Jan 28, 2014

Blog Carnival – January 2014 – Transitions

Babbling at the Counter #26 – Pen and Paper

Blog Carnival – January 2014 – Transitions

I was reading this month’s Carnival description at Hereticwerks when I stumbled upon this suggestion: “Are you going to take your first turn as a GM, or step back and be a player for a while?” and something made Click! inside my head. I was afraid of leaving the GM chair and becoming a player.

You see, the player’s at my group have started GMing more frequently. After taking charge of a few sessions, they got more comfortable with the idea. And now, I’m facing a few one shots and campaign plans where I’m nowhere near the head of the table. And I don’t like it.

I can’t seem to place the root of this discomfort. It could be I don’t like giving up all the “control” being the GM gives you over the story. Or it may be that I’m afraid they won’t ask me to go back to that chair. It could be that my characters tend to be kind of weak at fighting (and we are fighting a bit more now). Or, most probably, I just don’t like change.

This is what happened in my group, but it could have been anything. A new player changing the group’s dynamic. A setting change that makes some character archetype obsolete. Having to give up the GM chair. Etc, etc. Groups make a lot of transitions, and as soon as I find a way to deal with them, I’ll let you know.

- The Storeman

Jan 26, 2014

Girly, tag team of nonsensical fun

Review #26 – Free Web Comic

Girly, tag team of nonsensical fun

Girly is a rather unique story. This web comic (which is complete, by the way) tells us the weird adventures of a girl and her sidekick, in a world ruled by nonsense and dramatic flair. The drawing style is wonky at first, but it soon evolves into a great cartoon-like form.

It’s hard to tell you about it without giving away important plot points (because of course it has a plot) but I’ll do my best. This seven-years-long epic has an elephant infestation, romance, superheroes, a dance battle, a weird bird thing I still don’t know what is supposed to be, and a big horrible constipation, between other stuff.

The humor is fast, both graphic and with great dialogue. The only requirement to enjoy it is not to hang to tightly to your “logic”. Trust me, living in Cute City is easier that way.

Fair Warning: You may see the cutesy look of the characters and assume this is a harmless comic. It’s not. There are sex scenes (but nothing graphic), and at least a giant dildo hitting someone on the head (who am I kidding, it doesn’t happen only once). Read at your own risk.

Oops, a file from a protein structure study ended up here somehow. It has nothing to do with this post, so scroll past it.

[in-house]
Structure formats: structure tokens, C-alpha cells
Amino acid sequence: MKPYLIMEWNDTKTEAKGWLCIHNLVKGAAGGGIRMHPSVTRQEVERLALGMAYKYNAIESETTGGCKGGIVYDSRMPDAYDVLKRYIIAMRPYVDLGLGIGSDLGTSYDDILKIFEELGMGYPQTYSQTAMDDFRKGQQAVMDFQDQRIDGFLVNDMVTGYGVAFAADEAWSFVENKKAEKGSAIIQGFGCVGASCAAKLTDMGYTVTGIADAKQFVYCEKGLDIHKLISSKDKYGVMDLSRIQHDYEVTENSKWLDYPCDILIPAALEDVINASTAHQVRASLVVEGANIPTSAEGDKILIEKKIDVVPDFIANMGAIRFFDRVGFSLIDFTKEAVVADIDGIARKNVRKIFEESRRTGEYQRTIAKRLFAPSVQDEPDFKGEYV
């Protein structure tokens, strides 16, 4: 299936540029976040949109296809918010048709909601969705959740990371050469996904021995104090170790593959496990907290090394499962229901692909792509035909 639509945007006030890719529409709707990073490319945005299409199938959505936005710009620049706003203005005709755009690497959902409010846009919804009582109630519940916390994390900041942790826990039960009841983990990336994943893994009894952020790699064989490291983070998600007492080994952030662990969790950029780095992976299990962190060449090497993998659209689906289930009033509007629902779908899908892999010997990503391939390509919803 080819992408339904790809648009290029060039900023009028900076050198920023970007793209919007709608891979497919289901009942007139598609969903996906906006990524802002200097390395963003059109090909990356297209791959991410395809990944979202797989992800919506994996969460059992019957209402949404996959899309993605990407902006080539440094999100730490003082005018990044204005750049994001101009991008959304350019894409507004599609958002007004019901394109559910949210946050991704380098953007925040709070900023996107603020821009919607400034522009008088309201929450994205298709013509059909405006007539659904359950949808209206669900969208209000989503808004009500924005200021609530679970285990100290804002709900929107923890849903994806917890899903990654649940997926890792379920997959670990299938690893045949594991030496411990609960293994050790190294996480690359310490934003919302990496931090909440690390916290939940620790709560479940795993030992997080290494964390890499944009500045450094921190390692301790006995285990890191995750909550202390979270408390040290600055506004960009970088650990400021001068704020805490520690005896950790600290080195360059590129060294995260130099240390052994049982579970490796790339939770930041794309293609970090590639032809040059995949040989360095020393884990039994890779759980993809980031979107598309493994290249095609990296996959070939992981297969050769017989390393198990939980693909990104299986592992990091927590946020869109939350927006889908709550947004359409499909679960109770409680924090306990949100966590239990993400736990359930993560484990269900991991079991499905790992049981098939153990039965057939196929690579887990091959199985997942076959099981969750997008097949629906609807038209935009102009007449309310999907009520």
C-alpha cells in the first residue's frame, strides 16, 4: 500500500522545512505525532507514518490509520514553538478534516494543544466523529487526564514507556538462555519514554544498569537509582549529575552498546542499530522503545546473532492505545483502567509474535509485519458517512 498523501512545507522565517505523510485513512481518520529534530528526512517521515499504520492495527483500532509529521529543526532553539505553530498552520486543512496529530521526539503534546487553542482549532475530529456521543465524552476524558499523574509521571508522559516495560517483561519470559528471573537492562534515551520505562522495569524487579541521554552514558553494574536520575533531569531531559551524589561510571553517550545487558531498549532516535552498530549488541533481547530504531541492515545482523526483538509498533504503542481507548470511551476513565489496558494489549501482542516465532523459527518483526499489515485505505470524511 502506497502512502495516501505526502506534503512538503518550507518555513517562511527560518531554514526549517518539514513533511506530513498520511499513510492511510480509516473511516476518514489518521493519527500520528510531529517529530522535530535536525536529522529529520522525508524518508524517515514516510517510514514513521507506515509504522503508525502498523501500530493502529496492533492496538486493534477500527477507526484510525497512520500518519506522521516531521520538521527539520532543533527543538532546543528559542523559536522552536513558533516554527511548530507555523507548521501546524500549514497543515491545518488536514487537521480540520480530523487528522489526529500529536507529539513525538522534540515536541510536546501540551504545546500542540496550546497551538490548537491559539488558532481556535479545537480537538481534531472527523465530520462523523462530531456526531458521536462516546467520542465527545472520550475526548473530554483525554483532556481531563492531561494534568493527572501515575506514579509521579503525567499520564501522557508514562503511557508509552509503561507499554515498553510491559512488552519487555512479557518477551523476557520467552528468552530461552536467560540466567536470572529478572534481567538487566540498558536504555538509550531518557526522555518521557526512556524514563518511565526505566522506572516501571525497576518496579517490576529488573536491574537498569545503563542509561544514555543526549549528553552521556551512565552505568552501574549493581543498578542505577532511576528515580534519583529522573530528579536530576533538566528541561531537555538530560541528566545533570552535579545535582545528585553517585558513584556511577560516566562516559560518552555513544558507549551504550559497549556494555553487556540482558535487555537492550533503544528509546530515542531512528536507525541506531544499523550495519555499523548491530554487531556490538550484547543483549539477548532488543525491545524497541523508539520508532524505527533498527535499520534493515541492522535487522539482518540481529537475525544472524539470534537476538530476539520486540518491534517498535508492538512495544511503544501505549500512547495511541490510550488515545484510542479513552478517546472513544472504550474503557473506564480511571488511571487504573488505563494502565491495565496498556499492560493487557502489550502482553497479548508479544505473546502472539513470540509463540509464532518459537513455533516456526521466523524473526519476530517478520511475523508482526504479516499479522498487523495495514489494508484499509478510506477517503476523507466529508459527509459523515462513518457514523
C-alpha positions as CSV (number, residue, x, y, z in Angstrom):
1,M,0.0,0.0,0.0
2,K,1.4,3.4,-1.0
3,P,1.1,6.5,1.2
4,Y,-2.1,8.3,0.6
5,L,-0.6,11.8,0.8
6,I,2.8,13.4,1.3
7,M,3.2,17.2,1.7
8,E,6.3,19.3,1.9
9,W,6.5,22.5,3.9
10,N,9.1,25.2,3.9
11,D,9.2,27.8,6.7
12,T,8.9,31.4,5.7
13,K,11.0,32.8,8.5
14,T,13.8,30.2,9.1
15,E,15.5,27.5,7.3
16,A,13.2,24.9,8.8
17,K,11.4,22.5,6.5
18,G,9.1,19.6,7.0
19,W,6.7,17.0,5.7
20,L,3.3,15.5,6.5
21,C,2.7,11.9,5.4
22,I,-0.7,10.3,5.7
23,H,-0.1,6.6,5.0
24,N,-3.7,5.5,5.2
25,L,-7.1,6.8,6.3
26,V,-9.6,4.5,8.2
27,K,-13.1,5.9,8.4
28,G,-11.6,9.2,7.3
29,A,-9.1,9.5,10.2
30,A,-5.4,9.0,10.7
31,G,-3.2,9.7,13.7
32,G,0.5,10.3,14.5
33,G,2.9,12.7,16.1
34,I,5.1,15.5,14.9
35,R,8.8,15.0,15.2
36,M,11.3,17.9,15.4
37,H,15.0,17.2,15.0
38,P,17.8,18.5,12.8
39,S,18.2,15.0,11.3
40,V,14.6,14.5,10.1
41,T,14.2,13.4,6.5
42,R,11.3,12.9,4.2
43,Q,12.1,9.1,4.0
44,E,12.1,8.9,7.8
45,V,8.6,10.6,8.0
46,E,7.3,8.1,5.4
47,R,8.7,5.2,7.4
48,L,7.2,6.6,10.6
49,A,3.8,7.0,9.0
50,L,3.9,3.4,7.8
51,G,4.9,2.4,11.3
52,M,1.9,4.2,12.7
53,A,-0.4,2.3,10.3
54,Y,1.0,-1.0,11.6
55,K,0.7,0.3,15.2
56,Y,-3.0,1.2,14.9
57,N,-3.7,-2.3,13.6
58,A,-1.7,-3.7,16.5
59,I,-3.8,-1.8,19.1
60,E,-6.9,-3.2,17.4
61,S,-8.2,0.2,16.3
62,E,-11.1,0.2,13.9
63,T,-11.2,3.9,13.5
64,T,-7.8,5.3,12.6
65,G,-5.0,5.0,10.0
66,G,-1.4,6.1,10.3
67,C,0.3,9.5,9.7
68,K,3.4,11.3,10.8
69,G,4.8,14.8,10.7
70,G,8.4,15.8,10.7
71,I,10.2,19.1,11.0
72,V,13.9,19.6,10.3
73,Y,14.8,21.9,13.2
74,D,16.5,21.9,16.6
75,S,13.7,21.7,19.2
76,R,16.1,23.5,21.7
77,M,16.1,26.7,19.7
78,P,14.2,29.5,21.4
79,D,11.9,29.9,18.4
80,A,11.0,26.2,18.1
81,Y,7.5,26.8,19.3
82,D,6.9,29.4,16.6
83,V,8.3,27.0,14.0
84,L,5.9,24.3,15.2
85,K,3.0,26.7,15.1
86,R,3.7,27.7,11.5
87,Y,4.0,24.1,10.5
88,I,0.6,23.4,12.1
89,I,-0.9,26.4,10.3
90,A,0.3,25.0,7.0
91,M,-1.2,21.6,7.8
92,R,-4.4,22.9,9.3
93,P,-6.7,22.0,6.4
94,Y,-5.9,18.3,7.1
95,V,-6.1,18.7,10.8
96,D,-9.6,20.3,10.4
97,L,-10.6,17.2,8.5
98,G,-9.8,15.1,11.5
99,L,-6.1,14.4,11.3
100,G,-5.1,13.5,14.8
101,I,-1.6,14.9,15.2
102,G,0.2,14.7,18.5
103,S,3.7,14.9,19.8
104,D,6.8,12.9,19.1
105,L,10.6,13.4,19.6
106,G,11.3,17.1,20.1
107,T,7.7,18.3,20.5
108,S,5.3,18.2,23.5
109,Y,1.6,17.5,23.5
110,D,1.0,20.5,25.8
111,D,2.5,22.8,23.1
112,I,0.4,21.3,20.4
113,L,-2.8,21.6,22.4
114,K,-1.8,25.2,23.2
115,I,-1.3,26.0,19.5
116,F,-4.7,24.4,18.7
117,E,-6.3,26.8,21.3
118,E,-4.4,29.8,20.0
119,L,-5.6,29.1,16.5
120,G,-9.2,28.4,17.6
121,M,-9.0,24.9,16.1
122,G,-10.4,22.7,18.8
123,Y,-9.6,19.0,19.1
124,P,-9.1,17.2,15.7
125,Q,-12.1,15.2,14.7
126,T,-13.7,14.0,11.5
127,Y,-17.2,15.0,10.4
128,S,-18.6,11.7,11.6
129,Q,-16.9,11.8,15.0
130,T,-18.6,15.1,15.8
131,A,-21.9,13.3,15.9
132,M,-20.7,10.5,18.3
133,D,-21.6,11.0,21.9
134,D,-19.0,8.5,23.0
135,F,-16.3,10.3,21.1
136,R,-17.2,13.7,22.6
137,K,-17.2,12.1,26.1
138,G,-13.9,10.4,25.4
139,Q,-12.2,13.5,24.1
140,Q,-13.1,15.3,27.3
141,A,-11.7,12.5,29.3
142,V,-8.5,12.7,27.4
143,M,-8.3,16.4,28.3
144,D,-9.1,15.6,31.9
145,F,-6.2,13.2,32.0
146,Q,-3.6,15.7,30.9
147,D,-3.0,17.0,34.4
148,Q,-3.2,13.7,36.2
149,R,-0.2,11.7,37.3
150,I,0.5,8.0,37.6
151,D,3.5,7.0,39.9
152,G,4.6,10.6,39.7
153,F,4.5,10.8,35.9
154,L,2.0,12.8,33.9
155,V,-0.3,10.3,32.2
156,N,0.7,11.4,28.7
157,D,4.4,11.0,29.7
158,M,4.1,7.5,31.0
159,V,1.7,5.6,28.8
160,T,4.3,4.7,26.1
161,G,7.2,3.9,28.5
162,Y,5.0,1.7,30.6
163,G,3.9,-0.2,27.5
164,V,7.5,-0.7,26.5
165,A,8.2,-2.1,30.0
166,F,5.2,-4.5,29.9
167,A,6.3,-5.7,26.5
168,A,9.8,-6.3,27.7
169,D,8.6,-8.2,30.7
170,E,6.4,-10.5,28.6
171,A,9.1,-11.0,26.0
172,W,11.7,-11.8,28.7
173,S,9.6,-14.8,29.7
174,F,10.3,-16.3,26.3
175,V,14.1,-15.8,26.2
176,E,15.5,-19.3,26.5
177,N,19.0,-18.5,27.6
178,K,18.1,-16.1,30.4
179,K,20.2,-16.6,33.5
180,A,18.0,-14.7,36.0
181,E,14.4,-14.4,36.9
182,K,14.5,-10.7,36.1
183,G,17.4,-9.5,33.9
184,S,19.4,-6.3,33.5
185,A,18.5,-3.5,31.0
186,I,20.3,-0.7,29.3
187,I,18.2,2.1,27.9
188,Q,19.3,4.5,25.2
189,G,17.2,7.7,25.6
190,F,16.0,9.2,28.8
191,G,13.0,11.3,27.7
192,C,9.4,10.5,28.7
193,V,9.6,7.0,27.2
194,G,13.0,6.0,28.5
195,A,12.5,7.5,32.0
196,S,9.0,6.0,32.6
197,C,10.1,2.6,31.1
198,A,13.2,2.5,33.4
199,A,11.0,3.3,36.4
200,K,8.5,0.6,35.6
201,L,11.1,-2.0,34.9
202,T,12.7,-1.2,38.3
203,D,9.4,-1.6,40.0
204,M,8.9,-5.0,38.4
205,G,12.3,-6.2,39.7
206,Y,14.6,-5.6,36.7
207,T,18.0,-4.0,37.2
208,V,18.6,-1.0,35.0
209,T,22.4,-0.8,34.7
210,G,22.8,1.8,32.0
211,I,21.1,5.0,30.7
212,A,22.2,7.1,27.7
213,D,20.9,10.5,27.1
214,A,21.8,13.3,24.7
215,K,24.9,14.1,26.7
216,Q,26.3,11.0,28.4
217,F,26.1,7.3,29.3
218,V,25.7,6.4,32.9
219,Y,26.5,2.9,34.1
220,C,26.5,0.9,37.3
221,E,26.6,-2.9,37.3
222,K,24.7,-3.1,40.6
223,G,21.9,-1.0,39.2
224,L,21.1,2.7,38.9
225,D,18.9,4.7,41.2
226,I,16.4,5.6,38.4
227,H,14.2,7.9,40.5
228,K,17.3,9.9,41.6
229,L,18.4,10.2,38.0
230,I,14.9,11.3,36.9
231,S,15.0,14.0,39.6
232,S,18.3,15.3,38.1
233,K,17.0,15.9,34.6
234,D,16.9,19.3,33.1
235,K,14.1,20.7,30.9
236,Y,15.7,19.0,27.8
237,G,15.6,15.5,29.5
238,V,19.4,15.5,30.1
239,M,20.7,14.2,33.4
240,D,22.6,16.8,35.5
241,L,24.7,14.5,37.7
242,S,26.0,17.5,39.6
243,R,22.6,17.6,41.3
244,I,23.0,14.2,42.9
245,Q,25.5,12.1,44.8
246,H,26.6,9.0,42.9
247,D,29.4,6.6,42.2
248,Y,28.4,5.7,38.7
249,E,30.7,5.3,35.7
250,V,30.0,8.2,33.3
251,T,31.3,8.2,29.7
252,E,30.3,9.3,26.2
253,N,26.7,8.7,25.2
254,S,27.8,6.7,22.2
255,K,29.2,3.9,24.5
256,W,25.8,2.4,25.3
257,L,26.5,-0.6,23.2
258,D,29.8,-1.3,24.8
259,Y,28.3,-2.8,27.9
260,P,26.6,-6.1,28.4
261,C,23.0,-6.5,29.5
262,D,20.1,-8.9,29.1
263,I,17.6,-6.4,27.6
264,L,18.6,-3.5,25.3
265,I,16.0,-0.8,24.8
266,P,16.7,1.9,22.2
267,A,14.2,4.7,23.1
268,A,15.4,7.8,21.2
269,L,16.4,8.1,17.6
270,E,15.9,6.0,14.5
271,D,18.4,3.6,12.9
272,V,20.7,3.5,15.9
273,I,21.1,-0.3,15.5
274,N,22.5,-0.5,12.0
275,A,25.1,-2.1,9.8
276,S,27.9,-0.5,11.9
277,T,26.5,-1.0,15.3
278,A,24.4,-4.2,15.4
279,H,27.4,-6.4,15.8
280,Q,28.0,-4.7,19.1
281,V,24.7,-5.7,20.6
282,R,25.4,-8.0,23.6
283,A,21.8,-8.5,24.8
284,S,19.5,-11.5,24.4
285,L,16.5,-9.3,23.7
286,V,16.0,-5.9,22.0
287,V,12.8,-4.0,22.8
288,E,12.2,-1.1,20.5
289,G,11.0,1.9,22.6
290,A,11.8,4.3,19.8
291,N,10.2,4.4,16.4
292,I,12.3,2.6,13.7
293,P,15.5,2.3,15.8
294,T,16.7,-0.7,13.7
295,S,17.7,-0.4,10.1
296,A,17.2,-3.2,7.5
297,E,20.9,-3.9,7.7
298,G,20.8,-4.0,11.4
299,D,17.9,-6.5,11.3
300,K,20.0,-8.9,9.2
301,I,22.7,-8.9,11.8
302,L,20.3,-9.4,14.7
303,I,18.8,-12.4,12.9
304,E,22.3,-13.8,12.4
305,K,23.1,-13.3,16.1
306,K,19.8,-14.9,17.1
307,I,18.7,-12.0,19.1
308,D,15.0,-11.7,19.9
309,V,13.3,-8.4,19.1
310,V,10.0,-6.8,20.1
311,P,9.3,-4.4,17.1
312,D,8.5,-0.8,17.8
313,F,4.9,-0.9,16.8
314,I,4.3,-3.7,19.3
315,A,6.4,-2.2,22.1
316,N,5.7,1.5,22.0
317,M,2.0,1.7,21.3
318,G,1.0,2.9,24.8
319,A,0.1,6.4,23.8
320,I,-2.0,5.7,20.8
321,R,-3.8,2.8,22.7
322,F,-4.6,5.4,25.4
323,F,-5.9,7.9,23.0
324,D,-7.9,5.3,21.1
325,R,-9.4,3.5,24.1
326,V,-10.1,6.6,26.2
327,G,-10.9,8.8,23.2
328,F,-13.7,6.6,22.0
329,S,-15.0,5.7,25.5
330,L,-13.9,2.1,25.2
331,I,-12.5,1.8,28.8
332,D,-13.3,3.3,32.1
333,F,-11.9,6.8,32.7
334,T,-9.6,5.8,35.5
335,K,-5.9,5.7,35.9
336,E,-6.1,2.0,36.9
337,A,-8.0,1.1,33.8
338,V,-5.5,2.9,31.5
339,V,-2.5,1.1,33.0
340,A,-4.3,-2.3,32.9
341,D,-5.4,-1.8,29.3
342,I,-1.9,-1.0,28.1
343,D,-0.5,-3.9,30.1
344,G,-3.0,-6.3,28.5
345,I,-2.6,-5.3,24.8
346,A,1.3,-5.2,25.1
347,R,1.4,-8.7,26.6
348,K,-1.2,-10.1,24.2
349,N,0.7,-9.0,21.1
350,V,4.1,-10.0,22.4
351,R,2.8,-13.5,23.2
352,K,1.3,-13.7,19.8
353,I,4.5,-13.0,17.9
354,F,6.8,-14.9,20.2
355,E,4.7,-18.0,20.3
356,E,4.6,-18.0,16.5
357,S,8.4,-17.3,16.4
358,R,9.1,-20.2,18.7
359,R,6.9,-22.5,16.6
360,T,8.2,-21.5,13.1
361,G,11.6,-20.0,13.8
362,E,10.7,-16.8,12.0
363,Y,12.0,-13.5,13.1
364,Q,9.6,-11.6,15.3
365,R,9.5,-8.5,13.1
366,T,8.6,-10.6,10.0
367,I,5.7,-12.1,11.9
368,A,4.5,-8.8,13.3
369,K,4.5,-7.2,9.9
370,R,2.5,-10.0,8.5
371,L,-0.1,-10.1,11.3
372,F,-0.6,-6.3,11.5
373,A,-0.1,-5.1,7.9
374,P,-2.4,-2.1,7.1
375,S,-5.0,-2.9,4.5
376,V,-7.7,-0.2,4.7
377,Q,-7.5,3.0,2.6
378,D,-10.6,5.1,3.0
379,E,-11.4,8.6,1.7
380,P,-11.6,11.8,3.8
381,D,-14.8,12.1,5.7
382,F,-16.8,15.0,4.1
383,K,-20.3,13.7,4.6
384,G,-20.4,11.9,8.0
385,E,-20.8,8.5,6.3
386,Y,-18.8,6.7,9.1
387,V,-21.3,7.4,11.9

- The Storeman

Disclaimer: I didn’t upload any of the content in the following link. I have downloaded and checked it as I always do. I have even executed it in my own computer and did not experience any kind of problems. But I can’t ensure that it is free of virus and/or malware that my anti-virus programs couldn’t find. That’s the author’s responsibility.

External Link: girlyyy.com

Jan 21, 2014

Party Games

Babbling at the Counter #25 – Video Games

Party Games

This overlooked category has a lot of room for development. What do I call a “party game”? Well, and example would be Uberleben, from last week. A simple short game, that can accommodate multiple players and with great replay value.

Let’s see each one of this points and why they are important:

Multiplayer: This one is obvious. In a party, there will be more than 2 players, so a game that can be played by more people at the same time is good.

Replay value: This ties to the “short” part of the definition. You won’t play this game once, but multiple times with multiple people. And it should be fun to play even after you have seen someone else do it.

Short: If the game can’t handle more than two people, you will want turns to rotate fast. And even if it does have room for three or more people, it’s best if each game round is short. So everyone gets a turn, mainly.

Simple: Up to this point, lots of games would qualify for a party game. What sets them apart is this very idea. Fighting games, for example, are multiplayer (two people), with short rounds and with replay value. But they are so complex that an experienced player can go around undefeated and that’s not fun. When designing a party game, keep an eye on this one.

This may be one of the most rambling babbles I have ever written. Some time I could try and organize it better. We will see.

- The Storeman

Jan 19, 2014

Uberleben, which means “Parachute Race” (no, not really)

Review #25 – Free Video Game

Uberleben, which means “Parachute Race” (no, not really)

For those at home keeping score, Uberleben means “survival” (source: internet search for “uberleben translation”). Why? Well, this game is a savage free-for-all between you and up to six friends while falling down through the air and dodging obstacles.

Uberleben is a really, really simple game. You sit everyone together and each player only needs four directional buttons. That’s it, try to survive. If by some weird coincidence all of you have lighting like reflexes, you can add some challenge with the camera spin. Completely random is for pros only.

Now, if you try this game alone, you are missing out on the real idea behind it. Put a few friends in front of this and I promise you, you’ll lose at least an hour before you all notice. It’s like Dungeons of Fayte, both are simple games that can keep even your non-gaming friends hooked.

- The Storeman

Disclaimer: I didn’t upload any of the content in the following link. I have downloaded and checked it as I always do. I have even executed it in my own computer and did not experience any kind of problems. But I can’t ensure that it is free of virus and/or malware that my anti-virus programs couldn’t find. That’s the author’s responsibility.

Jan 14, 2014

The GM as a Ringleader

Babbling at the Counter #24 – Pen and Paper

The GM as a Ringleader

You see, for me, GMing is really about confidence. And like a good con artist, it’s about working on other’s confidence.

I’m not the smartest one at my table. I mean, one of my players is not only ahead of every move I make, but also knows the rules better (both game rules and world rules, like physics). That means, that the game can (and has) easily fallen into his hands.